Federal officials say postal workers in metro Atlanta weren't just delivering mail but also cocaine on behalf of drug traffickers in exchange for bribes as low as $250. When the gavel came down Tuesday, a mail clerk and 15 letter carriers had been sentenced to between three and nine years in prison. The scheme first came to light in 2015 during an investigation into a drug trafficking group, which apparently thought postal workers would have a better chance of making the deliveries uncaught, according to the US Attorney's Office. Federal agents then watched as a confidential source posing as a drug trafficker sought USPS employees willing to deliver drugs to specific addresses for bribes, nabbing 16 "corrupt" workers ranging in age from 26 to 64, per CNN and the Atlanta Journal Constitution.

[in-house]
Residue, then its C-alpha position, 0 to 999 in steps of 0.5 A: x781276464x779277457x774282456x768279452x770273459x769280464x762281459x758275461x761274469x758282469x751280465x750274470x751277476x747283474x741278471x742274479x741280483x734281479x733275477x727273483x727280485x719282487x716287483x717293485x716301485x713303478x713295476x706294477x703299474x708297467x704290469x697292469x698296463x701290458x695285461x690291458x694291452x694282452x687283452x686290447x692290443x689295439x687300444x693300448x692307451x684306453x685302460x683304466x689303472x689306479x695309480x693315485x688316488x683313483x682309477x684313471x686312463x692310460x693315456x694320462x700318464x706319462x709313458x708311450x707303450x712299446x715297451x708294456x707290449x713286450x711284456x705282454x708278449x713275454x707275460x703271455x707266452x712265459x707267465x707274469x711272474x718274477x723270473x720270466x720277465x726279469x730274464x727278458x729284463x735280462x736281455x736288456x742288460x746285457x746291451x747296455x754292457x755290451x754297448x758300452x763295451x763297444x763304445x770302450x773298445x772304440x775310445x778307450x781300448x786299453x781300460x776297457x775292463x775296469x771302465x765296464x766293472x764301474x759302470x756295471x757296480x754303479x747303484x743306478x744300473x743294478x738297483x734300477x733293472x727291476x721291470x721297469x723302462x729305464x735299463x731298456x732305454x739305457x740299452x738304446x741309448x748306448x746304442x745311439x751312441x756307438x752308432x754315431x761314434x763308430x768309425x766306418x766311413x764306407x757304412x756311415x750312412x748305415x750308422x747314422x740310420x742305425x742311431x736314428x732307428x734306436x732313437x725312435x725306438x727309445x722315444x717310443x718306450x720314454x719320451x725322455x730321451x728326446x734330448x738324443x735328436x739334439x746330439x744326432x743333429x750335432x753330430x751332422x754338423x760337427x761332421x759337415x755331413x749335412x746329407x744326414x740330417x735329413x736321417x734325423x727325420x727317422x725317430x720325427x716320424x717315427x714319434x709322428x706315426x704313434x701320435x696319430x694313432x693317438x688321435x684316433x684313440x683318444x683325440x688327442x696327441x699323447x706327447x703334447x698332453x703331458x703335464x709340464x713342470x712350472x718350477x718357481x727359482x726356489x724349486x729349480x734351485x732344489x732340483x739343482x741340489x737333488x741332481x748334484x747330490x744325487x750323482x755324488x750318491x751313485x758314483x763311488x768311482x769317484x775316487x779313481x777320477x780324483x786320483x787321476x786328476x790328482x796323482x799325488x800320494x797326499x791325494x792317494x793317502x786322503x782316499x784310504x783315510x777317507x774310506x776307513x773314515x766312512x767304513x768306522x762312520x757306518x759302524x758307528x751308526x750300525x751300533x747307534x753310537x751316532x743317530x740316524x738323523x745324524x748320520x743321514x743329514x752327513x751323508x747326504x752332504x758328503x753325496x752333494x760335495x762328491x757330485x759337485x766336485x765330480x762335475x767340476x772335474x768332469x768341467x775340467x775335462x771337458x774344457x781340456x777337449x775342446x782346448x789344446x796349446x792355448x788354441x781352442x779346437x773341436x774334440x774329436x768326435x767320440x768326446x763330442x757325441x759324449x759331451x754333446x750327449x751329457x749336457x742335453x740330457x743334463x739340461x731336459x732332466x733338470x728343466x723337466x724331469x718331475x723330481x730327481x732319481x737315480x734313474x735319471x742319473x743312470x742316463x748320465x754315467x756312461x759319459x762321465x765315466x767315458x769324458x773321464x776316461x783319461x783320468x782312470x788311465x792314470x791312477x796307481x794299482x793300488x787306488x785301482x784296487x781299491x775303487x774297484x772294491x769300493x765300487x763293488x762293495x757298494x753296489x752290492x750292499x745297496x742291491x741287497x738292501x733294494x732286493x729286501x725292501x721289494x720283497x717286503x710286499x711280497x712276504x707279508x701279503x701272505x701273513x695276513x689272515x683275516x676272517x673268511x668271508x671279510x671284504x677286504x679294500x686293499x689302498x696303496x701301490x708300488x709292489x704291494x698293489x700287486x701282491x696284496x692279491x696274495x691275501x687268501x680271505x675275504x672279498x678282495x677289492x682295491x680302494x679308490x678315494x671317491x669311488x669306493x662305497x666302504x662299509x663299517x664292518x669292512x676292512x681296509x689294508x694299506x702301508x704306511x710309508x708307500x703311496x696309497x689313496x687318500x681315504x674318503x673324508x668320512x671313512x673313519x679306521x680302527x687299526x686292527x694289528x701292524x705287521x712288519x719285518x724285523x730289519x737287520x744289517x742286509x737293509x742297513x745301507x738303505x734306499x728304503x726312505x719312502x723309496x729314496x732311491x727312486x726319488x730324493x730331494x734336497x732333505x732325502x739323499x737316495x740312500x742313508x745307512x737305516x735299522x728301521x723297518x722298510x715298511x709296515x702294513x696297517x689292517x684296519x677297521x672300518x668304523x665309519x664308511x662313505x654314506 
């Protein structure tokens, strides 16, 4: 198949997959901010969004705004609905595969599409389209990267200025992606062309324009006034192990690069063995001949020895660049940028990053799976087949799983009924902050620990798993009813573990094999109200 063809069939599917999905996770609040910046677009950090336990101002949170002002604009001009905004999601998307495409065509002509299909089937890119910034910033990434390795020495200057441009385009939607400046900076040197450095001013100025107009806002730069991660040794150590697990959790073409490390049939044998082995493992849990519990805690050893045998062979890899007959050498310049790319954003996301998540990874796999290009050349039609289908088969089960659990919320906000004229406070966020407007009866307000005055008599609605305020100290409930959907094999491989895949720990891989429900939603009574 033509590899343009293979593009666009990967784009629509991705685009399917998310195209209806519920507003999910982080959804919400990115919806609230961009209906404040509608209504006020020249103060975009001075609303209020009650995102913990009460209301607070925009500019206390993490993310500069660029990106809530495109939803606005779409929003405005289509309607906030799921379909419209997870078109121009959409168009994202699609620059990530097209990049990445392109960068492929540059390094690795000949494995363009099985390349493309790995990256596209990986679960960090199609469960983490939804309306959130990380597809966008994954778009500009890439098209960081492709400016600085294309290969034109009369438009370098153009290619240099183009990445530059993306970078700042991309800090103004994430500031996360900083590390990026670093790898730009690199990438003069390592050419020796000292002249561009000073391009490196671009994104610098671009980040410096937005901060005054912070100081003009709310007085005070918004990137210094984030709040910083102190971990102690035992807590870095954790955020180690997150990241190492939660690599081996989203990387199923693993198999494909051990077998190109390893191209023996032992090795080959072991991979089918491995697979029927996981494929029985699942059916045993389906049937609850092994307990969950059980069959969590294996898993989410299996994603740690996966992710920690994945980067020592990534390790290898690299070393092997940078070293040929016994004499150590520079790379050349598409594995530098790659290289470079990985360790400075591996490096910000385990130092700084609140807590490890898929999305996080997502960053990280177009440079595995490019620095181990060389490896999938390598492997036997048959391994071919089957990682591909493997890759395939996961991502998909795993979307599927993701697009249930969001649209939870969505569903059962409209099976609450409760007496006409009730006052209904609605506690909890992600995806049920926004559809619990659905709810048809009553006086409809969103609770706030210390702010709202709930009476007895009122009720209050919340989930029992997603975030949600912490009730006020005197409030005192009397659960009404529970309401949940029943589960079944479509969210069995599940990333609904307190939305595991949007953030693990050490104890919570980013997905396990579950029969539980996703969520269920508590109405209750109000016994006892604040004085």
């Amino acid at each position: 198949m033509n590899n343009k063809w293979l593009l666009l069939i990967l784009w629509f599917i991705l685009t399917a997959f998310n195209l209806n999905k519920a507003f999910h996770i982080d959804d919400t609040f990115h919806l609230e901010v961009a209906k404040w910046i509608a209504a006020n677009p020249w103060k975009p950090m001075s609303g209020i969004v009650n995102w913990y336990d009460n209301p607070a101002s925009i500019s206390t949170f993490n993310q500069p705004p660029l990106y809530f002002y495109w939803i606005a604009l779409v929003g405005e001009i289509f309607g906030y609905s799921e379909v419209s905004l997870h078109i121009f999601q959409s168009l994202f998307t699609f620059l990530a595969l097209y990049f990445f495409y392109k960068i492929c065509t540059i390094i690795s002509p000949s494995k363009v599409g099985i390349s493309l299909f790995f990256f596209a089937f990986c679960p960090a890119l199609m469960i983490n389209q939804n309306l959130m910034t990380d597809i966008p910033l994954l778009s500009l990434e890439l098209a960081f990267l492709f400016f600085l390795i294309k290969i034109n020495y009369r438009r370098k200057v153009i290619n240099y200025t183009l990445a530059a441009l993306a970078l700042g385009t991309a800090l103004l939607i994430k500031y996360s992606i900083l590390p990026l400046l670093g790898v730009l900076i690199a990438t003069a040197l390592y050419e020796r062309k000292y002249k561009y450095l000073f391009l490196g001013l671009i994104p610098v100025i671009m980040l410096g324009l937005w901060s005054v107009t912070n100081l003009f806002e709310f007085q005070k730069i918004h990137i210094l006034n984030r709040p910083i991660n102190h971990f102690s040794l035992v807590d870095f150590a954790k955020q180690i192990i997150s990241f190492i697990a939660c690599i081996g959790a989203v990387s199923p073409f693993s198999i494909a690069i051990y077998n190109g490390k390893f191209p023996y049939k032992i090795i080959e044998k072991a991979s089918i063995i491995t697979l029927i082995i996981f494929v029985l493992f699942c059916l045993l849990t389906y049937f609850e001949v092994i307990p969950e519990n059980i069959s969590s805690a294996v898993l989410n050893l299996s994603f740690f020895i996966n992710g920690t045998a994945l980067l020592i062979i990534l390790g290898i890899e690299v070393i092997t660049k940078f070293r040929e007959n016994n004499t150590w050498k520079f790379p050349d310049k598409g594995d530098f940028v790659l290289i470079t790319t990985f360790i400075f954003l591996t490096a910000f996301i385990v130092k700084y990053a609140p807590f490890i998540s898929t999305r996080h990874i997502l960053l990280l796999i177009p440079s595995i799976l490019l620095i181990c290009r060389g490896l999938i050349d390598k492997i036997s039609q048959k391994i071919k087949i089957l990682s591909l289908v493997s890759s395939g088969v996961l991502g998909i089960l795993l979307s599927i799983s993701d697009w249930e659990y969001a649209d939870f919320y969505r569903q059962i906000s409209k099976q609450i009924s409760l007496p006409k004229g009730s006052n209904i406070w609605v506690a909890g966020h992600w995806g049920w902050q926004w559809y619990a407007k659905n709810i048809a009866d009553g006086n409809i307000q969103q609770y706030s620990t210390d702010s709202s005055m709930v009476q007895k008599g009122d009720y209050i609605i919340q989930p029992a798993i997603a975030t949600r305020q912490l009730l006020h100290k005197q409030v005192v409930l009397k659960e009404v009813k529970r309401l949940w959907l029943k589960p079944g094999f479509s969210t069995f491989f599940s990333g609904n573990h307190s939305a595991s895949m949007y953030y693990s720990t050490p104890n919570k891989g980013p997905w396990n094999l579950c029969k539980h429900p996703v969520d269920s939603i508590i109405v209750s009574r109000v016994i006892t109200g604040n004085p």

In a statement, prosecutors note defendants negotiated the amount of money they would charge and took additional bribes for packages delivered by other employees they recruited. Though USPS workers are "typically valuable members of the community, entrusted to deliver the mail every day to our homes," these 16 individuals "chose to abuse" the public trust and "used their positions to bring what they thought were large amounts of dangerous drugs into those same communities for a quick payoff," says US Attorney Byung J. Pak. Noting the possibility that rival drug traffickers could target USPS workers, officials say the scheme also put innocent people at risk. In addition to prison time, the workers were ordered to pay restitution. (This postal worker stole 6,000 greeting cards.)